The season opener was against Hyderabad. It was in that match when the record for the lowest score in a Ranji Trophy game was made - 21. Hyderabad was at the receiving end with debutant Deepak Chahar making the most of a normal surface with 8 for 12 bowling his in and out swingers. (Check that out on youtube). Writes Aakash - "Hyderabad was a strong opposition, even if they got relegated from the Elite division...teams like Hyderabad are more likely to do well under pressure and win important phases". And he writes of the continued collapse that baffled him - "Deepak and Pankaj were bowling well but the Hyderabad batsmen were also playing a little too loose." And when he played on that pitch an hour or from the toss, Aakash writes "There were no demons in the track."

And to me this was interesting when he talks of "From thinking about how we'd get through the ninety overs in a day without too much damage, we'd reached a stage where bowlers didn't get to bowl" (in context of their bowling being weak). Aakash also talks of how he noticed a healthy rivalry developing between the two fast bowlers - Pankaj and Deepak and how important it is for a team to have that. Your resources are only as good as you believe them to be.You expect them to do well, support them and they will deliver.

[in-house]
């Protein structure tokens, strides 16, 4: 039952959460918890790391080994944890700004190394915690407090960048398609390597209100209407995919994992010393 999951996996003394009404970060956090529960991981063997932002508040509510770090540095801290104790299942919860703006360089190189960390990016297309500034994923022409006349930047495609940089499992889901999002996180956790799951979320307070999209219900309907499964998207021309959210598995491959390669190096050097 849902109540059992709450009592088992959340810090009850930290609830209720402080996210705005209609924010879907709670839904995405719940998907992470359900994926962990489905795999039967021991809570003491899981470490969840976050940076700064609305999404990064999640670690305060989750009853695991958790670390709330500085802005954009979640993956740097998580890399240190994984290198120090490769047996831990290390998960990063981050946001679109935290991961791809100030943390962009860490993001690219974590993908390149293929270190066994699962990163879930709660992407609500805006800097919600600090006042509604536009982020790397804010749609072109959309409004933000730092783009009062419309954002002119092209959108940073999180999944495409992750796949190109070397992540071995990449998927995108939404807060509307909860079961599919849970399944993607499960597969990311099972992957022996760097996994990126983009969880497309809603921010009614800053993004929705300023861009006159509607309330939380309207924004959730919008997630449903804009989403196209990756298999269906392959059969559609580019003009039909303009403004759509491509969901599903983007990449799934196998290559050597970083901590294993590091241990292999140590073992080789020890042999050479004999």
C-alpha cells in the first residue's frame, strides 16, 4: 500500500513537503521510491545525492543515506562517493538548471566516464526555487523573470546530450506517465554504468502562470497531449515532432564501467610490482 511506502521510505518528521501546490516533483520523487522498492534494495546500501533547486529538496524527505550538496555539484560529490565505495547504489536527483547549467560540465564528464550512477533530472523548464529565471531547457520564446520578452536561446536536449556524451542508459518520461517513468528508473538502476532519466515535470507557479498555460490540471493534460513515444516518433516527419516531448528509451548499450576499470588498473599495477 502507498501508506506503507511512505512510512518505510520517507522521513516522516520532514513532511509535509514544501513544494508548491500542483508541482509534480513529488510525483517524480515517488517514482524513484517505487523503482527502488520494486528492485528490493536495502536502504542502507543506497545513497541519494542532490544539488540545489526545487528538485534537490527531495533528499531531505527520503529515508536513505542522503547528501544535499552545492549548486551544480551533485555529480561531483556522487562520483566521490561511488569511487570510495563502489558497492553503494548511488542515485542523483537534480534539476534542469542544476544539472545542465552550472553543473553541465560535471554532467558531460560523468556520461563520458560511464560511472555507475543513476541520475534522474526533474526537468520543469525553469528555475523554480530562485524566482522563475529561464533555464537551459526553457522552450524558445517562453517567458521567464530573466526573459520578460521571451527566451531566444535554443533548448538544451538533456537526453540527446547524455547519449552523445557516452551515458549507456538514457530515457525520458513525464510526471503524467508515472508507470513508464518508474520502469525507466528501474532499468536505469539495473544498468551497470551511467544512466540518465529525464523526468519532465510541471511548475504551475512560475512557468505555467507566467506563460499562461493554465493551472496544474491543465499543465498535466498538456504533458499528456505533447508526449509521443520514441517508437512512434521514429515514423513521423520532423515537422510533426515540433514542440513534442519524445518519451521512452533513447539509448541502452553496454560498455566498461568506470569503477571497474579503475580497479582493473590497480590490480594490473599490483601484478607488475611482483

Aakash writes of how Hyderabad was still reeling from the shock after that game was over and done with. "New stories emerging out of the Hyderabad board became the talking point. Several senior players had been handed pink slips, while the coach had resigned on moral grounds. It seemed the season had come to a grinding halt, with at least half the side sacked." He comments on it and says "...a knee jerk reaction and ,like all such reactions, was bereft of good sense. What logic can there be for throwing out seasoned campaigners with a long history of good work behind them? How could they suspect players they had invested years in? How could they dismiss players after just one bad show?" In sharp contrast he mentions how the Rajasthan team which was last on the Plate division had kept the existing combination in place despite hiring three professionals. Interesting to see his point of view.